Citation: American Journal of Veterinary Research 78, 3; 10.2460/ajvr.78.3.340

The absolute energy cost for uphill versus horizontal locomotion was a mean ± SD of 1.49 ± 0.12 times as great, and that for downhill versus horizontal locomotion was a mean of 0.76 ± 0.11 times as great. When expressed as energy cost difference from that for horizontal locomotion as a function of speed, the linear regression equation for the 4% incline had a slope of 0.0502 mL of O2/kg•m (R2 = 0.50) and that for the 4% decline had a slope of −0.0216 mL of O2/kg•m (R2 = 0.35; Figure 4). We fit the regression equation for the 4% decline data to all 5 data points (speeds) as well as to only the 4 lower speeds, excluding the 10 m/s speed, because the data for mass-specific o2 from which these values were calculated had high variance (Figure 2), and inclusion of the 10 m/s data point in the regression equation reduced the coefficient of determination (R2) by 500% and rendered the regression equation nonsignificant, suggesting that the 10 m/s data point might be an outlier. The fractional energy cost for uphill versus horizontal locomotion as a function of speed did not differ significantly (P = 0.10), and this might have been influenced by the high variance associated with some of the individual data points, although that for downhill versus horizontal locomotion differed significantly (slope = 0.23; R2 = 0.24; P < 0.03).

Discussion

In the study reported here, changes in cardiopulmonary function induced by uphill and downhill locomotion of Thoroughbreds were compared with those induced by horizontal locomotion as a preliminary step in determining whether downhill training might be useful in horses. Direct comparison of our results with those of previous studies is complicated by the fact that only 1 other study24 has been reported that involved direct assessment of the effects of both uphill and downhill (identical gradients) locomotion on energetics and cardiorespiratory function in horses. In that study,24 horses were evaluated only while walking and trotting; O2 consumption was not measured directly but, rather, was extrapolated from HR to estimate COT; and the investigation was partially focused on effects of treadmill grade on kinematics. In addition, other studies of horses have involved uphill1–5 or downhill6,7 locomotion at various gradients. Findings in humans indicate that reductions in energy cost during downhill locomotion are reversed at extremely steep downhill gradients,9 and the same might also be true in horses. Furthermore, because body size markedly affects relative energy cost of locomotion at various gradients, comparison of findings for horses with those for other species is difficult.22,23 Nevertheless, some comparisons can be made with the results of other studies despite these constraints.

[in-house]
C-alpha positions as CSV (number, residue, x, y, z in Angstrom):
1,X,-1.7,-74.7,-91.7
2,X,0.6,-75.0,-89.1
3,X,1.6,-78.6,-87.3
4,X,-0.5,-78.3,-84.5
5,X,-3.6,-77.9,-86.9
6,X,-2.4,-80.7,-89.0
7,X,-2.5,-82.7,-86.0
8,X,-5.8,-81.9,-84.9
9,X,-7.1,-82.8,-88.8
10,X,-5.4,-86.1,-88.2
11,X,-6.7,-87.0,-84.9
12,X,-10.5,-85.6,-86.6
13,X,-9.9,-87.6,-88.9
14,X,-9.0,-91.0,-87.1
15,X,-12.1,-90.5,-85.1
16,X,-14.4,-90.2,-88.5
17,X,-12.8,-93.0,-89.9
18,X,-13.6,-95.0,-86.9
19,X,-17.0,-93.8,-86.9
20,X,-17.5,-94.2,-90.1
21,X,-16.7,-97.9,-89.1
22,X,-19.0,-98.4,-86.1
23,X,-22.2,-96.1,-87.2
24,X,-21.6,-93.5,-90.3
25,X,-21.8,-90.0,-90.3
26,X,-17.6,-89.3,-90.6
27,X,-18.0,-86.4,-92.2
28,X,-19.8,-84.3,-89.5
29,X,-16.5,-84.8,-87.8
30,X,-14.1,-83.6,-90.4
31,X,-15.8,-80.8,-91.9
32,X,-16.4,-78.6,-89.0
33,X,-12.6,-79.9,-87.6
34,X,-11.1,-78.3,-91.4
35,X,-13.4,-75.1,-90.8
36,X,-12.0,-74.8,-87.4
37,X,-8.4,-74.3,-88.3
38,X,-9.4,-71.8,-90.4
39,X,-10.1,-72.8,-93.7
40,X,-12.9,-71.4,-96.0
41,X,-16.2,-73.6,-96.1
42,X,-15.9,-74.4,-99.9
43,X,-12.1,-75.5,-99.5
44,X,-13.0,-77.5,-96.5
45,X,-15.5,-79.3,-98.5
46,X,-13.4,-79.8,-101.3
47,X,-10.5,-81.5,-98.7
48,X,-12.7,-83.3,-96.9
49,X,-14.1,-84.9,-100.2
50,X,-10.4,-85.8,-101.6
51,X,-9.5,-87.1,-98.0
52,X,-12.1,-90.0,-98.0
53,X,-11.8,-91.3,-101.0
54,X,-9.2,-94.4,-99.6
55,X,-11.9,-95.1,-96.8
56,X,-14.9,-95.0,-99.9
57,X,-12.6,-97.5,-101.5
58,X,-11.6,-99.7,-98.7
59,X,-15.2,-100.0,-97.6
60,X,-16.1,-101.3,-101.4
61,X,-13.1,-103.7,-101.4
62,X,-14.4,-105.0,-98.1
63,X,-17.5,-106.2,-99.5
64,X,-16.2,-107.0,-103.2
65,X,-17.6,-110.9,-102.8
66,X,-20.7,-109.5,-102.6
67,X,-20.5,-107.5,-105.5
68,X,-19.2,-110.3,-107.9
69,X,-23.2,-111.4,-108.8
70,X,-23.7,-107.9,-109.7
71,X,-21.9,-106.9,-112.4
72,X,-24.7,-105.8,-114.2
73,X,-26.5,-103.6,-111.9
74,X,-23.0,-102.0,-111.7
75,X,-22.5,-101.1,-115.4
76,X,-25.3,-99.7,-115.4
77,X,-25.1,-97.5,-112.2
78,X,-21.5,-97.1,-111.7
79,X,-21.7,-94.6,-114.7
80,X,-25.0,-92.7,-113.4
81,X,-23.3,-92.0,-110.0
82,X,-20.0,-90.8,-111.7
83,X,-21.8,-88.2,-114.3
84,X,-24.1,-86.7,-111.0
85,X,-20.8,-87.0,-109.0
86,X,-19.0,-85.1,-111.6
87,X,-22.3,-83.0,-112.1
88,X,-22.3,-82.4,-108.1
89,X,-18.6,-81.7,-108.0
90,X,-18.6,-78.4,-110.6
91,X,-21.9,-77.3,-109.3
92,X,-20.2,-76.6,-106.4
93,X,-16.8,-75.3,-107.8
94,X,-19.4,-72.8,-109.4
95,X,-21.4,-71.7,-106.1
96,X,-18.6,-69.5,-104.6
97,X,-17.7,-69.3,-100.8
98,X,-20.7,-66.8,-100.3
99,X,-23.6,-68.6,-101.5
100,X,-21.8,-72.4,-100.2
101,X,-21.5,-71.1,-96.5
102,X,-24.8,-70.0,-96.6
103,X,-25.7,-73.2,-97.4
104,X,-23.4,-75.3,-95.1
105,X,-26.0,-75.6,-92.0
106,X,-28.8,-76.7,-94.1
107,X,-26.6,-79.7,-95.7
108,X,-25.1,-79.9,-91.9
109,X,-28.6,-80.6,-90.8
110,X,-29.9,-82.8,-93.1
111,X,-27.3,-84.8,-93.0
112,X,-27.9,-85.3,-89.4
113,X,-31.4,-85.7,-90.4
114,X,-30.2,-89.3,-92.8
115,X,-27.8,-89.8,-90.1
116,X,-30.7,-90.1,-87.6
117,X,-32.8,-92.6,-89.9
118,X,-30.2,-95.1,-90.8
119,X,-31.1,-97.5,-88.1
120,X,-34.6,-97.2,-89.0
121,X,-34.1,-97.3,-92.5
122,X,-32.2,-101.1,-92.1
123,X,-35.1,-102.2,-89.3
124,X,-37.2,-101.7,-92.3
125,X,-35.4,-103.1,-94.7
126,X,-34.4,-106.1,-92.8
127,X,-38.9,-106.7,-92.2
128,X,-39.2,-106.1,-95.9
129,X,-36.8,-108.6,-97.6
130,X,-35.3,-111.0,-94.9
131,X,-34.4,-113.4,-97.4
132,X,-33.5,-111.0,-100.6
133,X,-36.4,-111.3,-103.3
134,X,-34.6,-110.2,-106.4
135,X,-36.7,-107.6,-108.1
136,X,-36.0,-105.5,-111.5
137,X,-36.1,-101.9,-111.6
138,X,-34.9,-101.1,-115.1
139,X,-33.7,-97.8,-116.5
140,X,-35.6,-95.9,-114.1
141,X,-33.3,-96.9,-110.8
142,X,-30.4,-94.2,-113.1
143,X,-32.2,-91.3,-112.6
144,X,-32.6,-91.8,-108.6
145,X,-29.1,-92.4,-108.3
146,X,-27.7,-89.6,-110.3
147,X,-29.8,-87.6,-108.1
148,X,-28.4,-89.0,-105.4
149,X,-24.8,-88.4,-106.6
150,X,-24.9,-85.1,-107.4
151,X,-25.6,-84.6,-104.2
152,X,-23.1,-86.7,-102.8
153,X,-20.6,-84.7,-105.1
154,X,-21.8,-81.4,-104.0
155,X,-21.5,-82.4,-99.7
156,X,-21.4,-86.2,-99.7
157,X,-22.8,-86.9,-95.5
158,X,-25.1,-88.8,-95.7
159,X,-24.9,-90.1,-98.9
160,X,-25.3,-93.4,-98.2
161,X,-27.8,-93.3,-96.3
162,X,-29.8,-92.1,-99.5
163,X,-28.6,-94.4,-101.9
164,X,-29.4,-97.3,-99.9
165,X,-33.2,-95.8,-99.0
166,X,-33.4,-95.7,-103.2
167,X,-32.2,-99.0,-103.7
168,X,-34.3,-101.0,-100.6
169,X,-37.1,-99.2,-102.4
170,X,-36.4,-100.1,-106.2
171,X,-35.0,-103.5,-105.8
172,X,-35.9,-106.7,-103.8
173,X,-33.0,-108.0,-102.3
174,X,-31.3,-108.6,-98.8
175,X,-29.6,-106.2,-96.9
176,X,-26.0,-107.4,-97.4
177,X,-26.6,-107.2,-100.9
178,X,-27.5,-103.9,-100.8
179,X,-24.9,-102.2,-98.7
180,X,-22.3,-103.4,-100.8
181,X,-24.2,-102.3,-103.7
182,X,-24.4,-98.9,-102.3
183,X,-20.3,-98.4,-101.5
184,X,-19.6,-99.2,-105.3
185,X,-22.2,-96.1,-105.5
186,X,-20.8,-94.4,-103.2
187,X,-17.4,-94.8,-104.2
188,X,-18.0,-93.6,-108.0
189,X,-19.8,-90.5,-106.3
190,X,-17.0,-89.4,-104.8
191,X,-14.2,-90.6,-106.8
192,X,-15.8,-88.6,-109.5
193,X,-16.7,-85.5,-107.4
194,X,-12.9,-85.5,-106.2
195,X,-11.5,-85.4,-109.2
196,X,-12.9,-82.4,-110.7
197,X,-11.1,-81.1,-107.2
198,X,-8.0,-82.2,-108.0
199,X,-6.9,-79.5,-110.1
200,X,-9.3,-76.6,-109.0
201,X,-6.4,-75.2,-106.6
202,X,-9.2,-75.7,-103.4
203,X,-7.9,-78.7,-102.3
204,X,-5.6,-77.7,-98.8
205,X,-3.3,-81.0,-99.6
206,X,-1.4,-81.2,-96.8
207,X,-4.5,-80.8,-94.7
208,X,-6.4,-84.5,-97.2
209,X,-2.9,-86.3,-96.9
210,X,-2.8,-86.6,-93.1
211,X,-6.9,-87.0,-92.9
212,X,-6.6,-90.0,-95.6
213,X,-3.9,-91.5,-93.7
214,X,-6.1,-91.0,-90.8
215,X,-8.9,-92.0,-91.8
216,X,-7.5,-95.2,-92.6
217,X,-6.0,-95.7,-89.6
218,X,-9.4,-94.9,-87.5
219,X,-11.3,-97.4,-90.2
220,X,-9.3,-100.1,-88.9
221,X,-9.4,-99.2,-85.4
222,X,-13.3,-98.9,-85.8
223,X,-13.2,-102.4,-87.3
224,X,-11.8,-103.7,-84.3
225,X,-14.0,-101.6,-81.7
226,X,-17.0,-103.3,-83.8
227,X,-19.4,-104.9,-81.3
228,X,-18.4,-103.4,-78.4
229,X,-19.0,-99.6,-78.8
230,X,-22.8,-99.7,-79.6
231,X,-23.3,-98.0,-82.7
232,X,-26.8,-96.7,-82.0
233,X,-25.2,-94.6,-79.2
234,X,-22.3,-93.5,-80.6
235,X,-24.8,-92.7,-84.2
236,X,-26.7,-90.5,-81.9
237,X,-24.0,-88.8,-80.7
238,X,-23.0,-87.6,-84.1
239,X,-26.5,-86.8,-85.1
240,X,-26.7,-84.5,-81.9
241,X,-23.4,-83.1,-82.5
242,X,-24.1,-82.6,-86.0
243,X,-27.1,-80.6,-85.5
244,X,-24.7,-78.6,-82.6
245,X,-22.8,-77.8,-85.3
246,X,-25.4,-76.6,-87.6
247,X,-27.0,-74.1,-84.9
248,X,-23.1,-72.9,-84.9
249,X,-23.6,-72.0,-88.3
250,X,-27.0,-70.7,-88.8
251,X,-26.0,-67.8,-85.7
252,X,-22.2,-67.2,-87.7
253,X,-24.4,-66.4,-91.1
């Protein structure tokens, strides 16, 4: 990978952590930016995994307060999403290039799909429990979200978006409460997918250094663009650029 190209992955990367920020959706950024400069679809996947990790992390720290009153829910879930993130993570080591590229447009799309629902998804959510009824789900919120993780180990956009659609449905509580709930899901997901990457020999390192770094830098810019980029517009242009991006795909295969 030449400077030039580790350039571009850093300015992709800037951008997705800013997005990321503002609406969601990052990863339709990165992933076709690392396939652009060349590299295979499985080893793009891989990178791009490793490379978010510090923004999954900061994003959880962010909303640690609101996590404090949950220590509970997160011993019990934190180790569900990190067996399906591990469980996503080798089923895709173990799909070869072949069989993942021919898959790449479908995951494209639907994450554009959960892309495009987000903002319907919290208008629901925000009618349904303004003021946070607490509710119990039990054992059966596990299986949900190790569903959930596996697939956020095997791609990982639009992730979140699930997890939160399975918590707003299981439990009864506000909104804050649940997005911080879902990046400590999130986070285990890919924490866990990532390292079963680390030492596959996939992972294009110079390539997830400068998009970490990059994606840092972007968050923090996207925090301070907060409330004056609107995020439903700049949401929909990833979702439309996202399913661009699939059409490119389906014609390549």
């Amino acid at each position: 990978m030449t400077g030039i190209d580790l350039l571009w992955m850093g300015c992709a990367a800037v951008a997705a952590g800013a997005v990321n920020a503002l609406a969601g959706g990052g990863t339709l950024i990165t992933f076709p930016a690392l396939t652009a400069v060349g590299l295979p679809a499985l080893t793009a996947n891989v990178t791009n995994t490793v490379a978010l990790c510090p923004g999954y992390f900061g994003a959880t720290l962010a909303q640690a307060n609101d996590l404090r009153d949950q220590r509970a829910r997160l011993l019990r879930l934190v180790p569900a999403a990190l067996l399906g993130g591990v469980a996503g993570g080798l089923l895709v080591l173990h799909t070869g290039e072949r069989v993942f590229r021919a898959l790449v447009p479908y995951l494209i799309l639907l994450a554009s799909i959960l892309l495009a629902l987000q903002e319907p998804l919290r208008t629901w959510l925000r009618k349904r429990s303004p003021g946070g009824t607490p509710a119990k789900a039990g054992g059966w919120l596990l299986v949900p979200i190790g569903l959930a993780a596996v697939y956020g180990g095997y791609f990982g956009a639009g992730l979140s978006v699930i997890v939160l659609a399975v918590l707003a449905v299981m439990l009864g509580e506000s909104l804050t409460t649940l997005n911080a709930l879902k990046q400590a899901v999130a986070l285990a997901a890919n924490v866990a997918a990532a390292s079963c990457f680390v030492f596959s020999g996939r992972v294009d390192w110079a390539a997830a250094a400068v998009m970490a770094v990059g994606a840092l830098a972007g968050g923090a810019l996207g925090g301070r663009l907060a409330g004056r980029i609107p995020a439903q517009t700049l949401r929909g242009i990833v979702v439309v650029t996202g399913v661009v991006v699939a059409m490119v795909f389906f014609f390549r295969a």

Horses in the present study were able to complete all treadmill exercises at all treadmill grades at the same speed with identical stride frequency and stride length (Figure 1). This finding contrasts with that of another study6 in which stride frequency during locomotion at a much steeper downhill gradient (10% decline) was a mean of 2.7% lower than during horizontal locomotion when horses trotted at speeds between 2.25 and 4.0 m/s.r Values of P in the present study for comparisons among treadmill grades were 0.80 and 0.67 for stride frequency and stride length, respectively, and the statistical power for those comparisons was > 0.80, so we were fairly confident that there was indeed no difference among grades when 4% gradients were compared. The steeper downhill gradient (10%) used in the other study6 might have been responsible for the aforementioned difference in study results. However, similar to our findings, another study24 revealed that when stride characteristics were evaluated during locomotion on downhill gradients, no differences were identified in stride frequency or stride length during walking or trotting between downhill and horizontal locomotion. In that study,24 investigators noticed a pattern toward higher stride frequencies when horses walked or trotted uphill, although they did not state whether this pattern was significant and the horses were evaluated at a more limited range of speeds than in the present study. In contrast, other investigators1,2,28 have found that horses have no change in stride frequency or stride length during locomotion at 2.5% to 10% inclines, similar to our findings.

Tidal volume could not be accurately measured in walking horses in the present study because of low ventilatory flows for integration, coupled with the fact that ventilatory frequency was not coupled with stride frequency, so the variance was large. In some horses, ventilation was coupled with stride while trotting, but not in other horses, contributing to the high variance shown for tidal volumes while trotting (Figure 1). In some horses, ventilation was coupled with stride while cantering and galloping, presumably because of locomotor-respiratory coupling due to the visceral piston mechanism.29 Tidal volume appeared to increase at all speeds going uphill; however, when tidal volume was plotted as a function of mass-specific o2, no difference in slopes of the ANCOVA regression lines was detected among treadmill grades.